Monday, November 26, 2012

MindVention 2012

MindVention 2012

For the second time in the last few years, it was my pleasure to attend MindVention in Las Vegas, Nevada. While many people venture to "Sin City" for the pleasures of gambling and wild abandonment, there is an another annual pilgrimage made to this desert oasis. Mind readers from all over the world descend on Las Vegas to compare notes, exchange ideas and improve the art of Mentalism.

For those who do not know, Mentalism is the performing art in which mentalists appear to demonstrate highly developed mental or intuitive abilities. Mentalist are sometimes referred to as psychic entertainers.

One of the great joys of this three day meeting is the opportunity to meet some of the world's best in the field of Mentalism. In past years these names have included Bob Cassidy, Banachek, Paul Stockman, Docc Hilford and Colin McLeod. This year, German mentalist Sartori performed and lectured, as did Kenton Knepper, Dr. Larry Haas, Patrick Redford and Max Krause along with a large Israeli contingent including students of Uri Geller who exhibited some mind-blowing performances and gave eye-opening lectures.

Since Mentalism is a performance art, there are "best practices" and "better ways" of performing and presenting various effects to audiences. Much of the focus of the discussions had to do with these sorts of topics. There were panel discussions on the use of blindfolds in Mentalism. Another panel discussion focused on Mentalism on Television. Among the panelists on the latter was Eric Dillman, who was a finalist on "America's Got Talent". Eric is a very likeable guy in real life, and was one of the performers at MindVention.

I noticed one interesting change in perspective this year as compared to the MindVention I attended in 2009. That year, it seemed there was a very large skeptical contingent amongst the attendees. Most attendees seemed to believe that no one could really do what they did in performance; that all who claimed to have any form of "psychic" ability must either be deluded or a fraud.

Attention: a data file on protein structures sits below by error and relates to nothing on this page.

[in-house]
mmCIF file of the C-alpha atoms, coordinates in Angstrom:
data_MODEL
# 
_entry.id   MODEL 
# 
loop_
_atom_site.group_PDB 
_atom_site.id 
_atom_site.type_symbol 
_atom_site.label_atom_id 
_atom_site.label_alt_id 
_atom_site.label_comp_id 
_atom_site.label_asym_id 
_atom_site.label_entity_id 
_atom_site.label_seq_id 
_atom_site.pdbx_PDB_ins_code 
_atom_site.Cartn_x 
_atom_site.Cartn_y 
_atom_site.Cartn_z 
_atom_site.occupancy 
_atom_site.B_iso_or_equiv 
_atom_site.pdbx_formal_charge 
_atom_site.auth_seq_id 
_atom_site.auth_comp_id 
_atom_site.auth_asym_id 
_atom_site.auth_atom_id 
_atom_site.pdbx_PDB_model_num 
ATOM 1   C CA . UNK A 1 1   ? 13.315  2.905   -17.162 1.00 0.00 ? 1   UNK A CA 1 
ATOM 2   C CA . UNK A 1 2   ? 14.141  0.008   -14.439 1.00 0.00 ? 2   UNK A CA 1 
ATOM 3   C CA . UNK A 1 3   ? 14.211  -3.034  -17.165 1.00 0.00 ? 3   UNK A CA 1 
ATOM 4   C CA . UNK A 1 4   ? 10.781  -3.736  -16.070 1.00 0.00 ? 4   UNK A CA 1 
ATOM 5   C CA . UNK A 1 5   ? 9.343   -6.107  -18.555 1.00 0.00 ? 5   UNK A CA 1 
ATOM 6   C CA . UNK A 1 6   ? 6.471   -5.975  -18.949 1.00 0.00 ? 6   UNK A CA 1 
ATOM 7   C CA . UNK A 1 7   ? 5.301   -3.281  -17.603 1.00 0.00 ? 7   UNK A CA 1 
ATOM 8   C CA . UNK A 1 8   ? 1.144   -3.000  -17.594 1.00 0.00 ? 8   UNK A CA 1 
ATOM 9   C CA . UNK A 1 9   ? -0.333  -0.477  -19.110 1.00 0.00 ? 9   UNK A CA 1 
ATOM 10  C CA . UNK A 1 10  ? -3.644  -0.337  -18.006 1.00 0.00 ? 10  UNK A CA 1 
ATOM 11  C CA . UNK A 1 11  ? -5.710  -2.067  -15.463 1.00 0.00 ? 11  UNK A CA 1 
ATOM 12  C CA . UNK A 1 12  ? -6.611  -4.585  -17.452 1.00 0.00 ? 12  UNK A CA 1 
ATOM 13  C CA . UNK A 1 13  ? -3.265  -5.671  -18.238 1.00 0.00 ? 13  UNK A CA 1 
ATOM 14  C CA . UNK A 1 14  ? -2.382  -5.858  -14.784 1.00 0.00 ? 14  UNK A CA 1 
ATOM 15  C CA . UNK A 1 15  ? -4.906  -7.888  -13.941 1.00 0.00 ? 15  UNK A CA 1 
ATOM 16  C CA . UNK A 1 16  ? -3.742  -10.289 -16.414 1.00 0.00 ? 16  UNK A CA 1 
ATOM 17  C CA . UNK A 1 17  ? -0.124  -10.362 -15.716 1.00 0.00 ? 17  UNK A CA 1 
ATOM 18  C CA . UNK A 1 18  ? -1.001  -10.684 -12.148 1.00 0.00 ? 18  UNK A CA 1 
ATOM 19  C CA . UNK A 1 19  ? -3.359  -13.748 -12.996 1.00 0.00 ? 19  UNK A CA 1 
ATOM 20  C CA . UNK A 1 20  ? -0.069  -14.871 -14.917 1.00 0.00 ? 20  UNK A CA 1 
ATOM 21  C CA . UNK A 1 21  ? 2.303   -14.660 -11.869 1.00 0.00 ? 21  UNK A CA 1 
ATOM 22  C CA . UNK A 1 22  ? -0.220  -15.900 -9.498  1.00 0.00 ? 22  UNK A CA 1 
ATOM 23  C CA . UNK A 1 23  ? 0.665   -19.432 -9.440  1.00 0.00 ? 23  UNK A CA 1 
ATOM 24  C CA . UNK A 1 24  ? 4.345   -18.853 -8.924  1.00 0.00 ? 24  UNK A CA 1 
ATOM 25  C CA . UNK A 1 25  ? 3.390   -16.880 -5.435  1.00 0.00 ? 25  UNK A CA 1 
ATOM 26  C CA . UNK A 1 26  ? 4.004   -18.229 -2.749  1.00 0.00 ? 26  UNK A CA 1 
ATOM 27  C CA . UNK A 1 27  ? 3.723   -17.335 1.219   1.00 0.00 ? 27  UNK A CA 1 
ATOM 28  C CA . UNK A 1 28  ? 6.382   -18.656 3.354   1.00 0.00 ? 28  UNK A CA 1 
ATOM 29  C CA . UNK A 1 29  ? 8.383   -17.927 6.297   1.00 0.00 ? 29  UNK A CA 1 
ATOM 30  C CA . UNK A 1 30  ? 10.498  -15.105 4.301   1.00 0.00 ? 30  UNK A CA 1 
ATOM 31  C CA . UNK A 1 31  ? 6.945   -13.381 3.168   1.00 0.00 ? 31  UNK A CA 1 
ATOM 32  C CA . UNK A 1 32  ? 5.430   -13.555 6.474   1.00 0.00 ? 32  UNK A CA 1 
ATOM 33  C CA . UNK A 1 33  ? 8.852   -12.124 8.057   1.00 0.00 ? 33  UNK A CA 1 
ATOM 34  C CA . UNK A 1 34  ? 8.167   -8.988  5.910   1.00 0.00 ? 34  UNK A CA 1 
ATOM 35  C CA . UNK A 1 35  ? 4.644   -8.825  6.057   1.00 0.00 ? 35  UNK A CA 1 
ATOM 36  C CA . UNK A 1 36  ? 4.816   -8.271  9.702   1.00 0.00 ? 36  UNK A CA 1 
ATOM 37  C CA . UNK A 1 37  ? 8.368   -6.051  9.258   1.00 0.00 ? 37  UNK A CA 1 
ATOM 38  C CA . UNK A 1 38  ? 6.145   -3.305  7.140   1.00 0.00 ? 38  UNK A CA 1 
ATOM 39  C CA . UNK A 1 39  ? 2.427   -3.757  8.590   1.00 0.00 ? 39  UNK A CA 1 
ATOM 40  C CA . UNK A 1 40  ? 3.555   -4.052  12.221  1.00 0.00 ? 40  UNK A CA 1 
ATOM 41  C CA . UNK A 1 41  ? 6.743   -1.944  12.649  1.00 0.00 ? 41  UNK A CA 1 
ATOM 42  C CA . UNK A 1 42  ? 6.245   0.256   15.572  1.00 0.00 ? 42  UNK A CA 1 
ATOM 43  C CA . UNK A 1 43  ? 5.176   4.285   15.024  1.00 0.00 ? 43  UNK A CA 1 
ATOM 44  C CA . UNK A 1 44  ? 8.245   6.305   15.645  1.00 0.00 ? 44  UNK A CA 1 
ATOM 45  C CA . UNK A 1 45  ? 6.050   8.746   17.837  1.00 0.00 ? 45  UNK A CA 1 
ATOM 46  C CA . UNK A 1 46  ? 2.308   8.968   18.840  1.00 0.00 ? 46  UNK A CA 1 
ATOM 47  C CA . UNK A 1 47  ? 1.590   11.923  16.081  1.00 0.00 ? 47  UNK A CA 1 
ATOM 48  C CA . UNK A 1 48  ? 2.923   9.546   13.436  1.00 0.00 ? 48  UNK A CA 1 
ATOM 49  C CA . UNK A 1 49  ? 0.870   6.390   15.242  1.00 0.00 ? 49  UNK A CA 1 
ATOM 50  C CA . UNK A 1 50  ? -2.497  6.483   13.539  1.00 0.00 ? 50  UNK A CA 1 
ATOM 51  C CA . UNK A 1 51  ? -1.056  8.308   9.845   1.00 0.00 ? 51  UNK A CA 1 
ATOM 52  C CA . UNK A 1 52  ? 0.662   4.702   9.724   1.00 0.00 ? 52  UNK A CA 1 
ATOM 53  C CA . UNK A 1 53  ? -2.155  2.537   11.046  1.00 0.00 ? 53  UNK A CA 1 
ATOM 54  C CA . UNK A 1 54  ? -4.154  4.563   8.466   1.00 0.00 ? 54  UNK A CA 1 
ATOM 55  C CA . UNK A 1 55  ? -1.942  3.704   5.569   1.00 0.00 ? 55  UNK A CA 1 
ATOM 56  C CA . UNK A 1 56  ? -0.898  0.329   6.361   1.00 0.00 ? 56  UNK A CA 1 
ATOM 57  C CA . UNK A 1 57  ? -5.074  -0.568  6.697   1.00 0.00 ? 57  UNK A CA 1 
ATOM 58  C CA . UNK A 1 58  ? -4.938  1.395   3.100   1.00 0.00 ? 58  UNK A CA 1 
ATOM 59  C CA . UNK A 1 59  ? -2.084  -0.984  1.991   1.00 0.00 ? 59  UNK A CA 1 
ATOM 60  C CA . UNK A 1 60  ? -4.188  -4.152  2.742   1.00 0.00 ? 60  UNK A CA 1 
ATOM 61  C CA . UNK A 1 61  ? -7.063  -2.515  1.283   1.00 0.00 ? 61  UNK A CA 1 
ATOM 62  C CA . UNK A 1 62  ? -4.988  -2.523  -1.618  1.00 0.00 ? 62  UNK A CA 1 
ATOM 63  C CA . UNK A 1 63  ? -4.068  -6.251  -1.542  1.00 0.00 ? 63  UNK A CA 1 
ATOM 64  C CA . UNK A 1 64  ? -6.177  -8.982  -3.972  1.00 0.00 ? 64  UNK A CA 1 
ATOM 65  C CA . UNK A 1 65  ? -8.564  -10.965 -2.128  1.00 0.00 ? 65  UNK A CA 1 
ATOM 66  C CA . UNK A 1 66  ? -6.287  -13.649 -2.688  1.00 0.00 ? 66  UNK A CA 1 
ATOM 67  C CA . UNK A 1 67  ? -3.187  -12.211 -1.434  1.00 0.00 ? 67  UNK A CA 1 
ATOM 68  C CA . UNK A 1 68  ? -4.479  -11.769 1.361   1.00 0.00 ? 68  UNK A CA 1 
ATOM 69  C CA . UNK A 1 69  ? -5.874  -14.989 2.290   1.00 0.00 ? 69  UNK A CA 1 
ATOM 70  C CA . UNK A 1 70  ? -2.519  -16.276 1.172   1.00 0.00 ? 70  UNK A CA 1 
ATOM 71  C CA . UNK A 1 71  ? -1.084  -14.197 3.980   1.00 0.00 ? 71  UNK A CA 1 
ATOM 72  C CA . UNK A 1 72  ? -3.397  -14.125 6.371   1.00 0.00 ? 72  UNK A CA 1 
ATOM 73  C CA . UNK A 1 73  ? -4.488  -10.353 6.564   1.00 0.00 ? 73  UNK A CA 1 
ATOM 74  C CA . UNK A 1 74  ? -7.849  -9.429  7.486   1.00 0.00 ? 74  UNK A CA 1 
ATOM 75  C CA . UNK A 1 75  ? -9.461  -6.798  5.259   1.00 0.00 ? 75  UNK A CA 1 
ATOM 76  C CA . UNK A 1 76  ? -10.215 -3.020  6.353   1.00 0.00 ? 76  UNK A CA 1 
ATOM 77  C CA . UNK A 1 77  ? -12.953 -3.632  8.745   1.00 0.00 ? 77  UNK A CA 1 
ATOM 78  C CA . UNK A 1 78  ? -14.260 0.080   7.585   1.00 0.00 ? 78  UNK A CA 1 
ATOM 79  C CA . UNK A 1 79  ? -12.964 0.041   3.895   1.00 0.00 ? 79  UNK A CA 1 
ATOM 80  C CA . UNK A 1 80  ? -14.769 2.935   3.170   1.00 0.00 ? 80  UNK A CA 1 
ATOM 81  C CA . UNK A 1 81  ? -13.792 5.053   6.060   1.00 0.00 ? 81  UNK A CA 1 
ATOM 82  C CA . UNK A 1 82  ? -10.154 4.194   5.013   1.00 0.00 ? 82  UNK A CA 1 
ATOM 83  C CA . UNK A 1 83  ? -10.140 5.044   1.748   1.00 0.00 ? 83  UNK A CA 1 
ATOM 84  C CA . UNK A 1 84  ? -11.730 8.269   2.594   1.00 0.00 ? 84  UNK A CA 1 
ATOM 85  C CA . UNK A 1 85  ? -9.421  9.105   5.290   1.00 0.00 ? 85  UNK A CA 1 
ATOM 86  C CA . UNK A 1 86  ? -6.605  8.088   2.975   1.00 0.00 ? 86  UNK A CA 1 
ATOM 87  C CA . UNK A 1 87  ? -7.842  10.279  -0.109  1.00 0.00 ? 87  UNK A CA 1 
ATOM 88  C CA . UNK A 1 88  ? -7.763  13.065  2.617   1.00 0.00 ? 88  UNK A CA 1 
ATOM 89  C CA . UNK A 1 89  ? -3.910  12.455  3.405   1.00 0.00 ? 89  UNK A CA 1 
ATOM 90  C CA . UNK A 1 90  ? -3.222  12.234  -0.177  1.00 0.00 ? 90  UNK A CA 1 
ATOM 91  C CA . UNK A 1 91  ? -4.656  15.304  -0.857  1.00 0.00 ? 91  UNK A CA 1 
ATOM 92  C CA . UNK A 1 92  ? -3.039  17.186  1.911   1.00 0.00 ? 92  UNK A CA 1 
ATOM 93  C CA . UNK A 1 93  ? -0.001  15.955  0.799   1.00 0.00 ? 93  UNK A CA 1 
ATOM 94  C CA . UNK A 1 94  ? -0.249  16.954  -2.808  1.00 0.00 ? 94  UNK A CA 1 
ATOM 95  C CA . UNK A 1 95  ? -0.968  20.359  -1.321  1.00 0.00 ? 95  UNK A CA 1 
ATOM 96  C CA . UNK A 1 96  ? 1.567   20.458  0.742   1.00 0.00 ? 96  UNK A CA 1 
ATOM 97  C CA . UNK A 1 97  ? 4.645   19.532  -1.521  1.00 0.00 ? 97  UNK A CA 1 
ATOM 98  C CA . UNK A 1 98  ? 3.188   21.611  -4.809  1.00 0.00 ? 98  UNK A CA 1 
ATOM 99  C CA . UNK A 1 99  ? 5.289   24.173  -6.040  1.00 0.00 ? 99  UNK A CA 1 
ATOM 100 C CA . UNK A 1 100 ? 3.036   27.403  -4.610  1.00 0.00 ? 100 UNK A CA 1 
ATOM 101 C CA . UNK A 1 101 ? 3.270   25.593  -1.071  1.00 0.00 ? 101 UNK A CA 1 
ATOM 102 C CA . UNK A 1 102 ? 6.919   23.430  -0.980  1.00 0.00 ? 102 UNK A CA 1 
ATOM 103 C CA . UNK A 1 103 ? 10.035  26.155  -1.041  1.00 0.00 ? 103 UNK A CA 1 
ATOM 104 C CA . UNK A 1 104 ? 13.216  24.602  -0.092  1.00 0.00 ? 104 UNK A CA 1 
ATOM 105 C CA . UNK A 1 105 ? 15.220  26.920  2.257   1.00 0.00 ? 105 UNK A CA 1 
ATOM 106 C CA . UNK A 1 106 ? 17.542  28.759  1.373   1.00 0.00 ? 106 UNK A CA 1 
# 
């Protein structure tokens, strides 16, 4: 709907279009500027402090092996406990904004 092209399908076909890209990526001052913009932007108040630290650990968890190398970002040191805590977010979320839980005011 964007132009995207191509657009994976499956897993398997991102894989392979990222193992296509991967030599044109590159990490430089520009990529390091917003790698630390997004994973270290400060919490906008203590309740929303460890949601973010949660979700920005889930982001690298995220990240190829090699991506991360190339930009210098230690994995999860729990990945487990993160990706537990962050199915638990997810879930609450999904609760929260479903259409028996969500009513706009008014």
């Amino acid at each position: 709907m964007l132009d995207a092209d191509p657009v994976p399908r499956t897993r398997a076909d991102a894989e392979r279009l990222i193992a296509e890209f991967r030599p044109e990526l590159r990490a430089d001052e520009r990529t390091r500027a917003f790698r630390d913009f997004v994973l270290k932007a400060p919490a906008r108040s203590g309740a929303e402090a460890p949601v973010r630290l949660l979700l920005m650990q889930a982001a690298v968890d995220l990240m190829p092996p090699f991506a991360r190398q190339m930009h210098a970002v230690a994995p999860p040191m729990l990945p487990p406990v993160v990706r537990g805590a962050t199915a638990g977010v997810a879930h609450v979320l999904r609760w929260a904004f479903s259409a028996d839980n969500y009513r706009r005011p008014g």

This year however, the focus seems to have changed. I spoke with many performers including Kenton Knepper, Docc Hilford, Sartori and Steve Wells, all of whom completely allow for the real possibility that psychic abilities and phenomena are quite real, although none of them actually claim those abilities themselves. This is an interesting change in focus which parallels a similar overall change in attitude I am seeing in the general population.

The last two nights there were public performances. This is perhaps one of the best-kept secrets in Las Vegas entertainment. Fully twelve world-class mentalists performed in the two performances for over three hours in total. There are few shows as good in Las Vegas when it comes to magic and mentalism. While the lectures and demonstrations are great for the working mentalist, actually seeing these greats in performance with real, live audiences is a whole different matter. It is live and anything can and does happen.

I am about to make my reservation for next year's MindVention. It promises to be another great meeting for those of us working in this wonderful field.